Fitness can be so much more than a physical challenge. The right workout can break us open in profound ways, revealing truths about our perseverance and inner strength that might have been otherwise invisible. It’s therapy. It’s meditation. And sometimes, it can be hugely transformative. With this in mind, we invited some of our readers to share their own stories of The Workout That Changed Everything—how they found their ideal form of movement and what it taught them about themselves. Below, Amanda Brown shares how she learned to get moving every day—and what it did for her mind as well as her body.
I spent much of last summer feeling depressed. Despite having a new job, it still took all my energy to do anything. If I wasn’t working, I was lying on the couch watching TV. I was tired and lacked the energy to exercise, which led to overeating and weight gain—which, in turn, only worsened my depression.
On top of my low energy levels, I didn’t think I had time to work out. It took 10 minutes just to get to the gym. Then I’d have to warm up, work out, and then stretch. Then drive the 10 minutes home, totaling at least an hour, if not more. That’s a big time commitment, even for someone who spends their evenings after work and weekends binging on Netflix and snacks.
Later in the summer, however, I read an article about a woman who ran at least a mile a day for more than 200 days. Some days she ran farther; some days it was just a mile. But she always did at least a mile. After I read it, I thought to myself, I could do that. Even at my slowest, I could run a mile in less than 15 minutes. That’s a much smaller and more manageable time commitment. In my mind, it also required less energy than going to the gym at a time when it took all I had just to get off the couch.
That article stuck with me, and I thought about it over and over before I finally took my running shoes out of retirement and went out for the first mile of my run streak. That first run last August was anything but easy. It was hot and I was out of shape, but I did it. And I did it again the next day. And again the next. Over time, my legs grew stronger, I got faster, and I was able to run farther than a mile.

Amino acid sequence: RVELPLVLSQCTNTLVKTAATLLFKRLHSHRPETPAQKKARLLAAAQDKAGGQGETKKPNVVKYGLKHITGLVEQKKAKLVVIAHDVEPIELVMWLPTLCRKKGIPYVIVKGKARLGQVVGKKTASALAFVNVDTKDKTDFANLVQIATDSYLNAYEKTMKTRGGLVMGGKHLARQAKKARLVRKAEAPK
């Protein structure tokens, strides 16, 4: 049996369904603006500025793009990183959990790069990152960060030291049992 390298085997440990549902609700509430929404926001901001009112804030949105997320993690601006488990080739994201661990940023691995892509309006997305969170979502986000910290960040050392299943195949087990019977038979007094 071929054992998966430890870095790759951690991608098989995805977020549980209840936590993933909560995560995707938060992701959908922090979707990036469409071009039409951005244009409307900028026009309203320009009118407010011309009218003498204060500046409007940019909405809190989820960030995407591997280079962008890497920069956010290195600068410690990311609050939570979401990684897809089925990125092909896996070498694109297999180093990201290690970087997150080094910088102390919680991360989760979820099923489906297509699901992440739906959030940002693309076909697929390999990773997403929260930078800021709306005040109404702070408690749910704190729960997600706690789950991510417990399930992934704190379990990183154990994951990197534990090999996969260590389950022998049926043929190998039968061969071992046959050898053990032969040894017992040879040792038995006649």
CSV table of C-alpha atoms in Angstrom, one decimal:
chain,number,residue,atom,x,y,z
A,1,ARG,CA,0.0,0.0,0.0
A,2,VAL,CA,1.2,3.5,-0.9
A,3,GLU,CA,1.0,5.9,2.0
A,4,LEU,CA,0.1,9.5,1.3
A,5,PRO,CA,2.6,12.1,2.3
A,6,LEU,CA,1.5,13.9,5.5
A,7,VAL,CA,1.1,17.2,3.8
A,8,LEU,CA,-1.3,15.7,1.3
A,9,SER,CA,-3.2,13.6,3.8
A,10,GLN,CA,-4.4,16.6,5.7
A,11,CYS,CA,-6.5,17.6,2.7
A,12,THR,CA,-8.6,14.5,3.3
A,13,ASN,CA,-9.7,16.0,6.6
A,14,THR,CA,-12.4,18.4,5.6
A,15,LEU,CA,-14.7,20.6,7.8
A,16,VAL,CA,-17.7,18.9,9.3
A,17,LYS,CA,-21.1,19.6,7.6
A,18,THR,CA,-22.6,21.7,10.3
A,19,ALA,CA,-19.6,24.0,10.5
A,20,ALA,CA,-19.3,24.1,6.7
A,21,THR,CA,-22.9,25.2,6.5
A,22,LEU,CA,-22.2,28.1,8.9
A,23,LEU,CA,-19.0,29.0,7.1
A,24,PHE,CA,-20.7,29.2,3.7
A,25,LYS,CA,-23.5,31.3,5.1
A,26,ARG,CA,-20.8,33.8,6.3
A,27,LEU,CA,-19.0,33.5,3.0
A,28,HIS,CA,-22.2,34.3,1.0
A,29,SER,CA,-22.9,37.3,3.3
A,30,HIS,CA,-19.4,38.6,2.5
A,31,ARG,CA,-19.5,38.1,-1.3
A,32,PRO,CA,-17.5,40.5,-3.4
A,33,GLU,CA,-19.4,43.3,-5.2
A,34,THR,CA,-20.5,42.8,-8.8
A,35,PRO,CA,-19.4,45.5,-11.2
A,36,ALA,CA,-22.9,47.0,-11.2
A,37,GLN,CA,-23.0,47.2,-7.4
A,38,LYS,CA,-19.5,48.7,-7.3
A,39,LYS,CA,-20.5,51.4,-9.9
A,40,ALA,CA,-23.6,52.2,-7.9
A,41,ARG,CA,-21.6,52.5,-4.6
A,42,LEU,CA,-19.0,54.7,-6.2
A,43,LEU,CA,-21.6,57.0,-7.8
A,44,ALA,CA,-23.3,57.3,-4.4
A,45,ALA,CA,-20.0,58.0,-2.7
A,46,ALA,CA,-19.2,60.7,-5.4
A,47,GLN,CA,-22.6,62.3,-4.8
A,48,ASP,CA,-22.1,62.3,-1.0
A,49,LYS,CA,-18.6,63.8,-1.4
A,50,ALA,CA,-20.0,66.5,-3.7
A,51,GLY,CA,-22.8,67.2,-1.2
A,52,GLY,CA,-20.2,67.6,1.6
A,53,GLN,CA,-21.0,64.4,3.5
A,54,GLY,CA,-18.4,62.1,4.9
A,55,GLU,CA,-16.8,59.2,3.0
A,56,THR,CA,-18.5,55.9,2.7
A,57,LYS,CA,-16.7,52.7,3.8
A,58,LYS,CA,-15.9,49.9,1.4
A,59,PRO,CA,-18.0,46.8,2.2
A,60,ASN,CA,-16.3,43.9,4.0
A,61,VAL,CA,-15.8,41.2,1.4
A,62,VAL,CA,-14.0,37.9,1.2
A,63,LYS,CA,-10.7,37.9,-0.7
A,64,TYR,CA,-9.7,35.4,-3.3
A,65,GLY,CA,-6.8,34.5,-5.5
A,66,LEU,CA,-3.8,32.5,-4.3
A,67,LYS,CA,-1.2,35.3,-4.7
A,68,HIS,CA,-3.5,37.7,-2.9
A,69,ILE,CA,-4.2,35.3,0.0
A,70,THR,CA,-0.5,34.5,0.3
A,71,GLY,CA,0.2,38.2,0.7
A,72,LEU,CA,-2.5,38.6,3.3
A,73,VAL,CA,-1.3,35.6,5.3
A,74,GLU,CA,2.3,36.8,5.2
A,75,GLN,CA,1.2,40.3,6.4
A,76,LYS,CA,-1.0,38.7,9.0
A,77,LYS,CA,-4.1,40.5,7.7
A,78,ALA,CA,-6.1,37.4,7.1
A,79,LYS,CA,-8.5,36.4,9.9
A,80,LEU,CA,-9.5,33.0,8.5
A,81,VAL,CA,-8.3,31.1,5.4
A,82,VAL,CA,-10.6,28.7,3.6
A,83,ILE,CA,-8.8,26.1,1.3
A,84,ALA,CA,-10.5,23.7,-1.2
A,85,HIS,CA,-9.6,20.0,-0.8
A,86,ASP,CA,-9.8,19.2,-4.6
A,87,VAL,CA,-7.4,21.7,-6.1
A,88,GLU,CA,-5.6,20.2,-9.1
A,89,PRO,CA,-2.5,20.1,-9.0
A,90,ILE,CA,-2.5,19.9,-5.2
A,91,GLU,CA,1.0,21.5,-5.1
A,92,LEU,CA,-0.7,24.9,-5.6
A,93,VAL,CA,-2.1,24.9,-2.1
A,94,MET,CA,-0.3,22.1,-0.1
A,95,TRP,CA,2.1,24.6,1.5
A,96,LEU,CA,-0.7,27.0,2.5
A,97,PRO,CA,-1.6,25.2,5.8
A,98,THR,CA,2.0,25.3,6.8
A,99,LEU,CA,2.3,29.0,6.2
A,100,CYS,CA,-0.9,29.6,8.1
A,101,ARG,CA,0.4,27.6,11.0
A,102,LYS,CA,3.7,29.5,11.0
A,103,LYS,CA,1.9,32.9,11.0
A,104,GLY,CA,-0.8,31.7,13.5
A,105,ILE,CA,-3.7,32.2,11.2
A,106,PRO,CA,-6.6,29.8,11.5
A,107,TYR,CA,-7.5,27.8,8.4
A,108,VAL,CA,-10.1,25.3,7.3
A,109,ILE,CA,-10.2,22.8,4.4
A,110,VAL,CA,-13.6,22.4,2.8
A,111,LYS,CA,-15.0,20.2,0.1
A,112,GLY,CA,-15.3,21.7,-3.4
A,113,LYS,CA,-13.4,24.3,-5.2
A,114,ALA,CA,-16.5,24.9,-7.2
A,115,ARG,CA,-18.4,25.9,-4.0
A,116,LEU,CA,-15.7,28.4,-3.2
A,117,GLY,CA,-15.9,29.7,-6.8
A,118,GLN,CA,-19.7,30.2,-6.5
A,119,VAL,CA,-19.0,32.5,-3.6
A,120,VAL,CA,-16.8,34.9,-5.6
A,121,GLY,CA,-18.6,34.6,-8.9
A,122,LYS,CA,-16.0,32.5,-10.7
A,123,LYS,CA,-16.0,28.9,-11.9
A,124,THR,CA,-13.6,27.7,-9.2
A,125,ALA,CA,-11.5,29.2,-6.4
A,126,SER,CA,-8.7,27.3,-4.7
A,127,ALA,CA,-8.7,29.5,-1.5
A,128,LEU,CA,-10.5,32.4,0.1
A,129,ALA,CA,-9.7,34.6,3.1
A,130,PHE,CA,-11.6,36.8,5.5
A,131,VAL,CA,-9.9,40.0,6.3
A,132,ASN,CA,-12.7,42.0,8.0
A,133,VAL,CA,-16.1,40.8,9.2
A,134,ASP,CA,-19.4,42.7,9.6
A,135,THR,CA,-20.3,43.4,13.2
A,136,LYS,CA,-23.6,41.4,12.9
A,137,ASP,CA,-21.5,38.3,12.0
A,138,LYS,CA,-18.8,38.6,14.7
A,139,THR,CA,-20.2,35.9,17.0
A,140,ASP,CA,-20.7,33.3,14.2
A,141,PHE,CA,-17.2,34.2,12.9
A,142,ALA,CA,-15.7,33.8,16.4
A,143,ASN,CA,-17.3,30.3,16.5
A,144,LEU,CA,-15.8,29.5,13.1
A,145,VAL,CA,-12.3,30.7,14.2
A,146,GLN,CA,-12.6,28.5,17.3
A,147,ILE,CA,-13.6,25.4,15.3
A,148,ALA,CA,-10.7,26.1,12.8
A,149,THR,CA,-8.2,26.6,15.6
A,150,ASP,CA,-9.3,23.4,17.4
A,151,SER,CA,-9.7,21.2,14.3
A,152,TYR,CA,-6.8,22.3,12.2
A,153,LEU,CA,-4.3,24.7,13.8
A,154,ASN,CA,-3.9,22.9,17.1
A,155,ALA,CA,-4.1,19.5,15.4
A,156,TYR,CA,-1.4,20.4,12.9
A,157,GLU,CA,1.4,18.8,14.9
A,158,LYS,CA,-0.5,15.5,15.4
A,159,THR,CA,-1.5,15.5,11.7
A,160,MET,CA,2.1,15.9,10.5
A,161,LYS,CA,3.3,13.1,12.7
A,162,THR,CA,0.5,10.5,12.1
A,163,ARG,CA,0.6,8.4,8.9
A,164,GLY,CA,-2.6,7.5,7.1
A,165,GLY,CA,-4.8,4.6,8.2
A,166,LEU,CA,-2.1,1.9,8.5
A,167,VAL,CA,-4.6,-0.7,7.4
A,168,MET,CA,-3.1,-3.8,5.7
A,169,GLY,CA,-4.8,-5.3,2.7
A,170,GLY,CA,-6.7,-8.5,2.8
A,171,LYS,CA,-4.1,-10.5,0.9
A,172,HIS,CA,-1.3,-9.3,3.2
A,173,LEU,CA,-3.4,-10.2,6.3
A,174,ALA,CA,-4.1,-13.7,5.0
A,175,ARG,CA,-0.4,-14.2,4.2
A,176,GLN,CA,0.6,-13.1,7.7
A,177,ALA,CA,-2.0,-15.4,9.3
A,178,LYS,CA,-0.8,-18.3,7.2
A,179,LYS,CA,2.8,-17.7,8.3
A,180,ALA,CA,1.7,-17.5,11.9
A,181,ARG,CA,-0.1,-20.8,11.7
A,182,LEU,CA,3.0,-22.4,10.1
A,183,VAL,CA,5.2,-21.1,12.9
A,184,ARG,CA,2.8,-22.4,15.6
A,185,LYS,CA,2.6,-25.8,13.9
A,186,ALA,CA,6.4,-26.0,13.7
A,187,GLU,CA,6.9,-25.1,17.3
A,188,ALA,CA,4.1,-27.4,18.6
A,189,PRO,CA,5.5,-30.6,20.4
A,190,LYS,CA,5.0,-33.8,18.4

With each mile, each thud of my feet hitting the pavement, my depression faded, bit by bit. My clothes started to fit better. I felt more confident. I started doing things I had never done before, like running while I was on vacation and making my health a priority. Before I knew it, I was the “crazy person” running outside in single-digit temperatures to get my mile (or more) in. I even ran on holidays.
In addition to the physical improvements, my mental resilience improved too. I handled stressful situations better and constantly reminded myself that if I could run 100 days in a row (or more), I could do anything I put my mind to. Realizing you can do anything is unbelievably liberating.
Unfortunately, my run streak ended in March while I was seeing a chiropractor to address some shoulder pain I’d had for over a year. In total, my run streak lasted 218 days, and during that time, I ran roughly 370 miles. Now that my shoulder is healing, I’m slowly working my way back to running. I don’t know if I’ll take up another run streak anytime soon, but I learned I’m never more than a mile away from a good mood. And even if I do nothing else the rest of the day, I can at least feel proud of that one mile.